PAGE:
Driving the Industry Forward: Collaborative Approaches, Innovation, and Technology

Recently, Richard Kimber, DPR managing director for Singapore and Southeast Asia, spoke during a Project Management Institute (PMI) session on the organization’s new construction initiative, the “PMI Construction Professional in Built Environment Projects” (CPBEP). As a PMI global expert panel member for the industry-driven initiative, Kimber shared, “I became involved because I wanted to help make a difference. Working with representatives from the world’s leading construction companies and institutes and being able to share my knowledge and experiences, this was that opportunity.”

The seven-course CPBEP certification is in development and aims to improve the performance of the construction industry and how projects are delivered in the future. Kimber is among several experienced practitioners helping to drive the direction and outcomes of the course, digging into industry pain points and working with the team towards finding solutions.

The PMI vision for global construction is ‘Advancing the project economy through reskilling and upskilling of project managers across the globe and addressing the key challenges faced by skill shortages. “Their vision really resonates with me, and aligns with DPR’s focus on upskilling, staff training, and continual improvement via access to learning and development platforms,” Kimber said. “At DPR we are always looking at better ways of working together as a team of teams to drive the industry forward and improve project delivery with greater efficiency and more predictability.”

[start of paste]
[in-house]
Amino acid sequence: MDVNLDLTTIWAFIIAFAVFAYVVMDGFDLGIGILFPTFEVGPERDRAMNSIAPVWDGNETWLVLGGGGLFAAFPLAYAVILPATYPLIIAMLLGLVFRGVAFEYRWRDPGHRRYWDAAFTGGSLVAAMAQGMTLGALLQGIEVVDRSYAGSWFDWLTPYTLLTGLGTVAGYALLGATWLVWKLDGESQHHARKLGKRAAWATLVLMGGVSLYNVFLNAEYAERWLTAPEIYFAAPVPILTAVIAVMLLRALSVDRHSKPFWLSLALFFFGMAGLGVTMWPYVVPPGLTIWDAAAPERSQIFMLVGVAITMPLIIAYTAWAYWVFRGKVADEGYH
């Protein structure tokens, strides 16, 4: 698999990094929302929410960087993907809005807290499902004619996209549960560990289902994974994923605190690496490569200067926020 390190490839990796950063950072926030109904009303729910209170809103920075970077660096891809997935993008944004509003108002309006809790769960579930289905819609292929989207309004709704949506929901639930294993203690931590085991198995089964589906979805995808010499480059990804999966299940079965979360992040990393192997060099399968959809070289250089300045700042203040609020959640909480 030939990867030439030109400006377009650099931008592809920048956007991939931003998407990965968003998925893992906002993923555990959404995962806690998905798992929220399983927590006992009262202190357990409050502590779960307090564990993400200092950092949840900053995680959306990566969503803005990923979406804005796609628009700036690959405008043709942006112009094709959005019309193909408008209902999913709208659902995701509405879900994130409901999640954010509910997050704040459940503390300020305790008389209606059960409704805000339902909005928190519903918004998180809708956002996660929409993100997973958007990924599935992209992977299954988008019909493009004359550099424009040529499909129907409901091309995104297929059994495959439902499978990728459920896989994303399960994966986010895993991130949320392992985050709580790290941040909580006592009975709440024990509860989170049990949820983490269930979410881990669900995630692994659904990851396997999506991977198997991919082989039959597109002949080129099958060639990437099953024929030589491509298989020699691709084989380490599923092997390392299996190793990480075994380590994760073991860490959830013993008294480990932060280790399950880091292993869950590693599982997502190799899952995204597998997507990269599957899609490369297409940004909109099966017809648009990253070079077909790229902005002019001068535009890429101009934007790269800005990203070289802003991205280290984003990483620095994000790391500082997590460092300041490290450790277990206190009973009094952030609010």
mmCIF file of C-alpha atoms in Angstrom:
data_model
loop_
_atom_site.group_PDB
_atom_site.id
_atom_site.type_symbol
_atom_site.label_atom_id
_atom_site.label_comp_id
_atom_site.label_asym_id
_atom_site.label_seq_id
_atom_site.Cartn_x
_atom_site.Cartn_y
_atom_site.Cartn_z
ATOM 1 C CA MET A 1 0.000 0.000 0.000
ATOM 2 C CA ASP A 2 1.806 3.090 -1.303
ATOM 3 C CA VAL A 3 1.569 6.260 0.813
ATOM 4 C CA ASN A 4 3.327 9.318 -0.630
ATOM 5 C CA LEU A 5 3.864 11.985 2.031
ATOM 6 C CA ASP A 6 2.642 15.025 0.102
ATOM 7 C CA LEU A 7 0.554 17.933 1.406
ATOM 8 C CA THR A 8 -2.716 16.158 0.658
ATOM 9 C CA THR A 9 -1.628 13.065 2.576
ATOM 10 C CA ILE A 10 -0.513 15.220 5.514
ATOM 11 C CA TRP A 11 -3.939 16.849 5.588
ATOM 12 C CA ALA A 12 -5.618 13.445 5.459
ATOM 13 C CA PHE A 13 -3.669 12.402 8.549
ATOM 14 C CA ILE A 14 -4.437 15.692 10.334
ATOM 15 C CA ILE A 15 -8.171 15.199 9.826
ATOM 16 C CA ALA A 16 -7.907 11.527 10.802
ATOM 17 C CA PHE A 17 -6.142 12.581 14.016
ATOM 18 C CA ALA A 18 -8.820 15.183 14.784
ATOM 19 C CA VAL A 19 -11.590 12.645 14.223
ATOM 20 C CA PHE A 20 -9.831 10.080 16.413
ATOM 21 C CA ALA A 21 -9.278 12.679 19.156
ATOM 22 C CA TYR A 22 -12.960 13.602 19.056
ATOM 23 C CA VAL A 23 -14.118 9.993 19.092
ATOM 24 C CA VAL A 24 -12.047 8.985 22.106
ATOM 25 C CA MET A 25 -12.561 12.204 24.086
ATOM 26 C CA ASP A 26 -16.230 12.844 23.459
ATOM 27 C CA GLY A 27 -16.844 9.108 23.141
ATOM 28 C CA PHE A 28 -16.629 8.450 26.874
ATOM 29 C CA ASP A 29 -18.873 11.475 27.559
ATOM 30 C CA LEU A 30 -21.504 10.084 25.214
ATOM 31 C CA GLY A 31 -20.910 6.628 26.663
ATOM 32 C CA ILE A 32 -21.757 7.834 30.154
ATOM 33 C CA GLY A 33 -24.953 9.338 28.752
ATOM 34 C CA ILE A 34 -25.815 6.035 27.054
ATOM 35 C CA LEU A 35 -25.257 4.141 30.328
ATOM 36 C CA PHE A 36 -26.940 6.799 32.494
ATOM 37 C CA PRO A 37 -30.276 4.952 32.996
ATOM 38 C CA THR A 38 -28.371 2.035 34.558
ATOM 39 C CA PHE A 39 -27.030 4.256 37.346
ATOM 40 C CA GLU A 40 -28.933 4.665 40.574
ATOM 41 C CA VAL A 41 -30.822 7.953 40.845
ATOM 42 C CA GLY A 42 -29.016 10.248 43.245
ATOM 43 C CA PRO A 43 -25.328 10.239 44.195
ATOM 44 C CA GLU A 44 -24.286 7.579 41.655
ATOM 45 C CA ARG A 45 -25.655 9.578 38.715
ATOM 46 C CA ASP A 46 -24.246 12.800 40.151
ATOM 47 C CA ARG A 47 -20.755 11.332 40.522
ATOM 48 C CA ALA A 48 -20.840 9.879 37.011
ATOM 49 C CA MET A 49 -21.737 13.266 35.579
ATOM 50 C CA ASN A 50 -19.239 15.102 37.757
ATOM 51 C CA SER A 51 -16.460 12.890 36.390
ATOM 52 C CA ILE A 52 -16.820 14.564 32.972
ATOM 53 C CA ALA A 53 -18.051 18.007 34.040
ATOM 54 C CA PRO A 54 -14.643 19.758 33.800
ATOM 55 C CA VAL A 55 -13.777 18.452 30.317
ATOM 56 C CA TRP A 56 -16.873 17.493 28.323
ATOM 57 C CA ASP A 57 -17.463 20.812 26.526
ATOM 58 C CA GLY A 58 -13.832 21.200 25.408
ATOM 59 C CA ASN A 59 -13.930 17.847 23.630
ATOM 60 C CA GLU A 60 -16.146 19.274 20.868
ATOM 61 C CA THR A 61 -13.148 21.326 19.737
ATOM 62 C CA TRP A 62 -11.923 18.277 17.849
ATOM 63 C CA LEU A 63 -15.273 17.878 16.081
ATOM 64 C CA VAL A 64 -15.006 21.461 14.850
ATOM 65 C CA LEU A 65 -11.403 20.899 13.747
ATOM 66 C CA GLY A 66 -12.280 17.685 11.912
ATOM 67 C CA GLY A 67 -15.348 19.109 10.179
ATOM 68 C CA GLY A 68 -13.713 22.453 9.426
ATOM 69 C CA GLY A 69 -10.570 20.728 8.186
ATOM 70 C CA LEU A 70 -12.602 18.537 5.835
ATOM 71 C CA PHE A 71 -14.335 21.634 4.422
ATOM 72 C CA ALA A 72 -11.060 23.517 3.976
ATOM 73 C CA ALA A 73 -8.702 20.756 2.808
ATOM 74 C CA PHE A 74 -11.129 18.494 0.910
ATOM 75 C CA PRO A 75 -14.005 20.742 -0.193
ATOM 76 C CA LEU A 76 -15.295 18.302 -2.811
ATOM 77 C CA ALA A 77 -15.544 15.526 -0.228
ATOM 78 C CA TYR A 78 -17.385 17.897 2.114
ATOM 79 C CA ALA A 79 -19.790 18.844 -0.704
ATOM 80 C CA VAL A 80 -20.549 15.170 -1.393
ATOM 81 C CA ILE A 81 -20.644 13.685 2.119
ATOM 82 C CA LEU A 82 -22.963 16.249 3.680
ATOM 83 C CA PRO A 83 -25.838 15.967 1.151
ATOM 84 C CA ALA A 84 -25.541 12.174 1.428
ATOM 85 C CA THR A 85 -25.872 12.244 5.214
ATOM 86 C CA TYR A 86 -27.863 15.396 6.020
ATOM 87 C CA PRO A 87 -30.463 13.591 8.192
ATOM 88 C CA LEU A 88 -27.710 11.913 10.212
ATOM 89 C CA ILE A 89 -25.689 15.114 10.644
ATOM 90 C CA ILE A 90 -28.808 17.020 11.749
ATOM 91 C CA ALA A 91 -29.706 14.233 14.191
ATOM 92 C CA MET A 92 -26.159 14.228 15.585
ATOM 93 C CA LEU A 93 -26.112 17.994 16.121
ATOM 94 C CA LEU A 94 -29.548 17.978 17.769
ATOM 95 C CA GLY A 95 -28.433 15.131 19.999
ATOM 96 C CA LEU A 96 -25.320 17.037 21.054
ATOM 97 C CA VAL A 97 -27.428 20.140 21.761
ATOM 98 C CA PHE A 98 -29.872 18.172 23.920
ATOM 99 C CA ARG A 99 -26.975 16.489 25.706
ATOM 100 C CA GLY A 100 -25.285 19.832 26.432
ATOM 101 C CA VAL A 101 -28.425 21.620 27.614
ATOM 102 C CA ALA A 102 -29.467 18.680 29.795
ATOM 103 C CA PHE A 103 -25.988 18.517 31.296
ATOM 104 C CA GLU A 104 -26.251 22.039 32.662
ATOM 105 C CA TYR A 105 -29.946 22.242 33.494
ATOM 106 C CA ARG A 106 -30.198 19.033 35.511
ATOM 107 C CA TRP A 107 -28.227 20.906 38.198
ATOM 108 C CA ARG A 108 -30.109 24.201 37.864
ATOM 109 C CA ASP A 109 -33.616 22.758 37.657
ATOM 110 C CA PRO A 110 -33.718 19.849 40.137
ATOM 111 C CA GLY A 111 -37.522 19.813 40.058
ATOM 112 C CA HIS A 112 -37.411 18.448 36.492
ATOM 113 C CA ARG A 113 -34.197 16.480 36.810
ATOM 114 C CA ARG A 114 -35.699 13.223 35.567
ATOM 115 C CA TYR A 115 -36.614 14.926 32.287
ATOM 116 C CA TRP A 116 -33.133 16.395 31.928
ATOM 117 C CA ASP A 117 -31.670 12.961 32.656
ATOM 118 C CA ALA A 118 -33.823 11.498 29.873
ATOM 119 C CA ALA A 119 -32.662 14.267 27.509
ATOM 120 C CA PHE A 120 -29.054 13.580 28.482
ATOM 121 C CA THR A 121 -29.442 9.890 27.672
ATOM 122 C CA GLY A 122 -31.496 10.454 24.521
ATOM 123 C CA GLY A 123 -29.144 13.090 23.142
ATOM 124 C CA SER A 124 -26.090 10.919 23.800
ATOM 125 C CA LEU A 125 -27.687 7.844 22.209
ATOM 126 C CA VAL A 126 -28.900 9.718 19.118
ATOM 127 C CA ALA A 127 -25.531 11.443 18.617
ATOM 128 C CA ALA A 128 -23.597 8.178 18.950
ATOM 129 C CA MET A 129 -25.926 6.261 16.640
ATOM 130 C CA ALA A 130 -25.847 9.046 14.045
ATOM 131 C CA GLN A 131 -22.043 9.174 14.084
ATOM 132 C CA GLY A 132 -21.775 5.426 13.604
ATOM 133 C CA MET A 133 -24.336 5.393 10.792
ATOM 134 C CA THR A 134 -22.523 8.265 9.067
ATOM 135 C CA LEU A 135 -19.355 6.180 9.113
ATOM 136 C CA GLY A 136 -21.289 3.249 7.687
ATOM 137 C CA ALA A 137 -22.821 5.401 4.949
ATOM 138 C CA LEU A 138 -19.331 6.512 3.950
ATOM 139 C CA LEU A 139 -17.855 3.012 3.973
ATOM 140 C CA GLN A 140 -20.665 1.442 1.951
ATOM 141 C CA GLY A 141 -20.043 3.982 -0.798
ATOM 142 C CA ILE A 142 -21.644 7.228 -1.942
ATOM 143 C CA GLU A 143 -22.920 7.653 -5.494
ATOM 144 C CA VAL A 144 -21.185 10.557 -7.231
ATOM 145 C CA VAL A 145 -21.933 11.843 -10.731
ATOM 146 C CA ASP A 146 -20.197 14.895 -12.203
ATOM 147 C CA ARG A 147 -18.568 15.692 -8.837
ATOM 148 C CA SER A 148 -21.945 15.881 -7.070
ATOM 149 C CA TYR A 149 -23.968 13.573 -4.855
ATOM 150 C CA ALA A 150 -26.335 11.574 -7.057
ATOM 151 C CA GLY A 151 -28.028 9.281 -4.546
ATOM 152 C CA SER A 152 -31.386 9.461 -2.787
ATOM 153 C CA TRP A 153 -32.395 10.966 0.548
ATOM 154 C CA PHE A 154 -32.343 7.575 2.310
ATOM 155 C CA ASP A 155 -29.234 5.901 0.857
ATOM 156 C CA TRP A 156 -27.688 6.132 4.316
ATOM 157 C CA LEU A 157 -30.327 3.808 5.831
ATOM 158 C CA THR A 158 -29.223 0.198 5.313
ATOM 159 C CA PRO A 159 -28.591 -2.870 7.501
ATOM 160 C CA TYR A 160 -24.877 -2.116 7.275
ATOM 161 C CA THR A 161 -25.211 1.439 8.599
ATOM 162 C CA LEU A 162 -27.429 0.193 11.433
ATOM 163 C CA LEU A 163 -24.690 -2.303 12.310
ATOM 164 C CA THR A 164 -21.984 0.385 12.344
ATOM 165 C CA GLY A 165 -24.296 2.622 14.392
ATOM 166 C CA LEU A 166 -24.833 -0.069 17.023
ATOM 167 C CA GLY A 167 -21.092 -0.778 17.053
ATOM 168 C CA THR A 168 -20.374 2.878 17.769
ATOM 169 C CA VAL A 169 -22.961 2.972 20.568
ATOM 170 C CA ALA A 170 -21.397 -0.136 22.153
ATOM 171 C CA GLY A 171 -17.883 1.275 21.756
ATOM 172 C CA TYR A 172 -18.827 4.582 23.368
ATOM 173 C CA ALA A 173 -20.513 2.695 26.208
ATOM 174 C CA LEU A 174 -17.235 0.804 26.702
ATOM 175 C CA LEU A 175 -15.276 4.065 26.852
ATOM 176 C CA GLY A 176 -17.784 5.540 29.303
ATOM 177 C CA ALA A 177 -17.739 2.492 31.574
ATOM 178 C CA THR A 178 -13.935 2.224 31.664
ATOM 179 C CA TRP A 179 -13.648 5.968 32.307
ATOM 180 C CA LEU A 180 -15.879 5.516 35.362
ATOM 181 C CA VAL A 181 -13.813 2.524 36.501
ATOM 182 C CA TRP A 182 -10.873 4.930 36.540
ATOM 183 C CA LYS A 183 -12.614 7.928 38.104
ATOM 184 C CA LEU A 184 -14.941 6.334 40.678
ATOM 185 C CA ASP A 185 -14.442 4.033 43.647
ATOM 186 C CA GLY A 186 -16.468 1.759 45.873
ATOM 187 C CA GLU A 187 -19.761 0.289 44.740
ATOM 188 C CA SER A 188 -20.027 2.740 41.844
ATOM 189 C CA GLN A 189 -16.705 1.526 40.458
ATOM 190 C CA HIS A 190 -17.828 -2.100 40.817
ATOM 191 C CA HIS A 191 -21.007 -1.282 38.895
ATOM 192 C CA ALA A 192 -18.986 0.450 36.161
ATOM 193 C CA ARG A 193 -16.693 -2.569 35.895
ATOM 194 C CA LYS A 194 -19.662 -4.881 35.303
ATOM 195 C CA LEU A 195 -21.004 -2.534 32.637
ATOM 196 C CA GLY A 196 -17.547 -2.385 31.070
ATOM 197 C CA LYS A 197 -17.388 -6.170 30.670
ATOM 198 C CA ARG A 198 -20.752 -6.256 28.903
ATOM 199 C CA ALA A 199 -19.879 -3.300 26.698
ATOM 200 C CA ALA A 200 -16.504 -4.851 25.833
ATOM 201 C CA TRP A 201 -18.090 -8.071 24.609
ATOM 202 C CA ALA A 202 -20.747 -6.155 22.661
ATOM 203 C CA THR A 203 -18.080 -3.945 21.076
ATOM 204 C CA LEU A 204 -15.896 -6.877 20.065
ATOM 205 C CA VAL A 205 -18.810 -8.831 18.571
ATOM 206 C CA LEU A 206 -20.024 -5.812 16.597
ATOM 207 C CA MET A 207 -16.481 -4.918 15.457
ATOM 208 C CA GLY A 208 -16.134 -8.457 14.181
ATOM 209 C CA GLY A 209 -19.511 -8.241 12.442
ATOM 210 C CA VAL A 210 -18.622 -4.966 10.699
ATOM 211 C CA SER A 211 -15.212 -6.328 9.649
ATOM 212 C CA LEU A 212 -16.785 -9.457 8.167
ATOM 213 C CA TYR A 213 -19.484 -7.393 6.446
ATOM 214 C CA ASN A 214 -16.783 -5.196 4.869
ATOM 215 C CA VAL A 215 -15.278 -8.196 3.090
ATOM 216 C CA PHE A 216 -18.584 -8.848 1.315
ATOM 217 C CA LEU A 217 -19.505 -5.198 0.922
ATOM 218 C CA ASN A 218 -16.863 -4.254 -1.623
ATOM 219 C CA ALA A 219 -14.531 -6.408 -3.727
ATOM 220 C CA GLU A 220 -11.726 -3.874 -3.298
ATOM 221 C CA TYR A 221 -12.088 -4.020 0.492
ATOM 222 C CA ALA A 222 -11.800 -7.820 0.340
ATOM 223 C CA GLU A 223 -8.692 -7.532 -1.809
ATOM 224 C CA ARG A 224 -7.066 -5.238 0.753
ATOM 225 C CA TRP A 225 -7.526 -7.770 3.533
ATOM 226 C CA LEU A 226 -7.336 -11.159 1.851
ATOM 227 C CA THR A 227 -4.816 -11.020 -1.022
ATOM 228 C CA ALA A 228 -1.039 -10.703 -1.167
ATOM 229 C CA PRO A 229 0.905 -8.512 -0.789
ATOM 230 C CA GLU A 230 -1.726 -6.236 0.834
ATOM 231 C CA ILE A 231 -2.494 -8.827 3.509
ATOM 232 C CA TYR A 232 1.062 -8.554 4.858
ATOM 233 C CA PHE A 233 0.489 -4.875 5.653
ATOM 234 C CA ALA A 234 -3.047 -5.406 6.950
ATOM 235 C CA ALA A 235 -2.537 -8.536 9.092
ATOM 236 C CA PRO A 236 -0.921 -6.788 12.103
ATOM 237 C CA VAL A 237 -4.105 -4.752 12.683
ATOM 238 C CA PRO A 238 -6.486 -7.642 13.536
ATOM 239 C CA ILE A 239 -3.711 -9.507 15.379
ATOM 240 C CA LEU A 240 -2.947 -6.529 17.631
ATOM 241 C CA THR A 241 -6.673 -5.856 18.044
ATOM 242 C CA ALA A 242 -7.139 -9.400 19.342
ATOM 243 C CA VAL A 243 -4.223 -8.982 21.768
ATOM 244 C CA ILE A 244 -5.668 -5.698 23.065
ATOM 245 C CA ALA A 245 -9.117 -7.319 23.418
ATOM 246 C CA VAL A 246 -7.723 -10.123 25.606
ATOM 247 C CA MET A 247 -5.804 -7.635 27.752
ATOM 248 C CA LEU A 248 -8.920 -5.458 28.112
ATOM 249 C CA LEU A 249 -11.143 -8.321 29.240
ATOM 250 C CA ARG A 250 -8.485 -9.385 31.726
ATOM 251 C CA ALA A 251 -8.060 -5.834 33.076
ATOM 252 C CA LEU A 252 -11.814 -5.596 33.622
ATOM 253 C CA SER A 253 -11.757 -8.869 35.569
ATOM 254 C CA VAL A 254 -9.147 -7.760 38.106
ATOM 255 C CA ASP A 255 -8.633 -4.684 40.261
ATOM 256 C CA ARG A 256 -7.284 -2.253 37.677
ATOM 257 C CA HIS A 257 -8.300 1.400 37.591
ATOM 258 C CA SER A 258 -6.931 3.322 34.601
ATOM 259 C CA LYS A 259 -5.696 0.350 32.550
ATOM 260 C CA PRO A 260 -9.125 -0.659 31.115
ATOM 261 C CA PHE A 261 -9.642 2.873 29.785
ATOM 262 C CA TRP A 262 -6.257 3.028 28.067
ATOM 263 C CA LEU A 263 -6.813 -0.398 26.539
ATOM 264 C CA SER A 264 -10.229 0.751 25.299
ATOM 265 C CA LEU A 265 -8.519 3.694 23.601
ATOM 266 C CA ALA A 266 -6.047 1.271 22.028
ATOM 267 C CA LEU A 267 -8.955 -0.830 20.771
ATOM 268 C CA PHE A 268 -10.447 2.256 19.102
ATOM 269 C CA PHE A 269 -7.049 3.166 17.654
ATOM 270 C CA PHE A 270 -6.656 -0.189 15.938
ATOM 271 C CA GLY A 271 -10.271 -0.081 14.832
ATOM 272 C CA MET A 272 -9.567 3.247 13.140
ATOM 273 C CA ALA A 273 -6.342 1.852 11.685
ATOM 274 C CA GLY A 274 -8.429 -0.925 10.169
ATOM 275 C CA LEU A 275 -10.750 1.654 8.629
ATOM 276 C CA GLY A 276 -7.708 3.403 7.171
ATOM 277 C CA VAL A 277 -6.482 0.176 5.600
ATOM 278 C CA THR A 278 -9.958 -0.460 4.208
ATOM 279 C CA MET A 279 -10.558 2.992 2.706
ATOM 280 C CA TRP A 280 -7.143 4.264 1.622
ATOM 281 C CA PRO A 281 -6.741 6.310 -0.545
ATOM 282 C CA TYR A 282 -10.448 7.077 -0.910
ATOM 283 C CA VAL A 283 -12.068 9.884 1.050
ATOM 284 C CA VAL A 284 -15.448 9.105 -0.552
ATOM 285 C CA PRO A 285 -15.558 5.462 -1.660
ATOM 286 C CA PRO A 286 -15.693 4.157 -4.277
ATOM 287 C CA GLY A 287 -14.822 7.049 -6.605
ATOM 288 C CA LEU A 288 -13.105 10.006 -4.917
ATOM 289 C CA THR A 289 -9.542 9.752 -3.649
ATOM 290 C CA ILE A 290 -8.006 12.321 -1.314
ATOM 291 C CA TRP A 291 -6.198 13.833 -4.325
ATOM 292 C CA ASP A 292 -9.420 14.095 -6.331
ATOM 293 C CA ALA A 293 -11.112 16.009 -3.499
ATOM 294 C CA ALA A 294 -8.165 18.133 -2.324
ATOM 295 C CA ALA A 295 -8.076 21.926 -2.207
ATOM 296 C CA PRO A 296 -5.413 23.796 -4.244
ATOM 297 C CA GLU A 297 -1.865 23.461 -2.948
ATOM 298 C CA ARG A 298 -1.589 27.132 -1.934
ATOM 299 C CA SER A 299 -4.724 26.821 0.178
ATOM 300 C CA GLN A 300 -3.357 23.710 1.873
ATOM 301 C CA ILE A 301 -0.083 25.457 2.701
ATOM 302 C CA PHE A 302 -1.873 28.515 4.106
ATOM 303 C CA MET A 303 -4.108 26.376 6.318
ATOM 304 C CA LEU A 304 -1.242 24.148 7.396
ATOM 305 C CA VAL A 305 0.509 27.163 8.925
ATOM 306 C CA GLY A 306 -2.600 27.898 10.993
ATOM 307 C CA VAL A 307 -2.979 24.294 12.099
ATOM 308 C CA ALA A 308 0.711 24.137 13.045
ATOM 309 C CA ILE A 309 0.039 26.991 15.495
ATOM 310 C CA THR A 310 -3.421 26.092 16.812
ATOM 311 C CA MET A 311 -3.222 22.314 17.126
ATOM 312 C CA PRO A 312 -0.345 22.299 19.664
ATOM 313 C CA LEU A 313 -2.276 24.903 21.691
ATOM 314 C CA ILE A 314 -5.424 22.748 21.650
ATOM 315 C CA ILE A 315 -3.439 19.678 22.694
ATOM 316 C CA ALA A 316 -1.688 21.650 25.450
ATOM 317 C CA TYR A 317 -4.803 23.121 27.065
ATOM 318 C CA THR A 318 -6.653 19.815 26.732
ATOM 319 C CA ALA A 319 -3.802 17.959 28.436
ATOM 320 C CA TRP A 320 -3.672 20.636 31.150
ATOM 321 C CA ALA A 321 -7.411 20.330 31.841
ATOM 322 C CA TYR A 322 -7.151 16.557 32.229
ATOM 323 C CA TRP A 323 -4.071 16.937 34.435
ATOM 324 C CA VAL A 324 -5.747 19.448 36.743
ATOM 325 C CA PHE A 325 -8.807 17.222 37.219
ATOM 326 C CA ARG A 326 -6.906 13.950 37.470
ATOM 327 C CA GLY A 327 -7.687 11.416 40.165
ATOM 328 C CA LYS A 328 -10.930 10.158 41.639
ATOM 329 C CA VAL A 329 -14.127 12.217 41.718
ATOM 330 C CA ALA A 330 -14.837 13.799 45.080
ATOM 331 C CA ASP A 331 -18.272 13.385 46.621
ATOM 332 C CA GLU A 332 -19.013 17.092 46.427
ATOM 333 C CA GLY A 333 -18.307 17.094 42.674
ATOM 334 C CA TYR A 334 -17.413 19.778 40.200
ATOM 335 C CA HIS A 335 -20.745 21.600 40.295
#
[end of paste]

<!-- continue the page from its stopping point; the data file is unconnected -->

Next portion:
Kimber shared further insight on several topics included in the CPBEP certification courses.

Construction workers on active design build project in Singapore
DPR is currently delivering a design & build facility project in Singapore deploying BIM and VDC technologies for a remote client. Courtesy of Nikki Reyes

How important is technology in helping to efficiently deliver projects, and for project managers (PMs) to know how to use it effectively?

PMs need to have an understanding of the technology that is available and should have the skills to create a technology implementation plan as part of every project execution plan. PMs also need to understand the benefits and risks of the application of technology for project delivery and particularly platforms that allow 4D and 5D.

The CPBEP expert panel agreed unanimously that PMs must learn to use the various PM software applications that are available to help manage task lists, schedules, file sharing and DWG and RFI management, communication, and reporting. For example, DPR implements CMiC software across all operations to create project workflows, track and flag changes, and communicate internally with all stakeholders. There are obvious benefits to using CMiC and other construction technology platforms, but most who use it are contracting firms, not client-appointed professionals. As an industry we need to stop overlooking opportunities for using such technologies.

Contract and risk management is a topic that has been talked about for years, but very little progress has been made to address shared risk in project delivery. How can the industry improve in this area?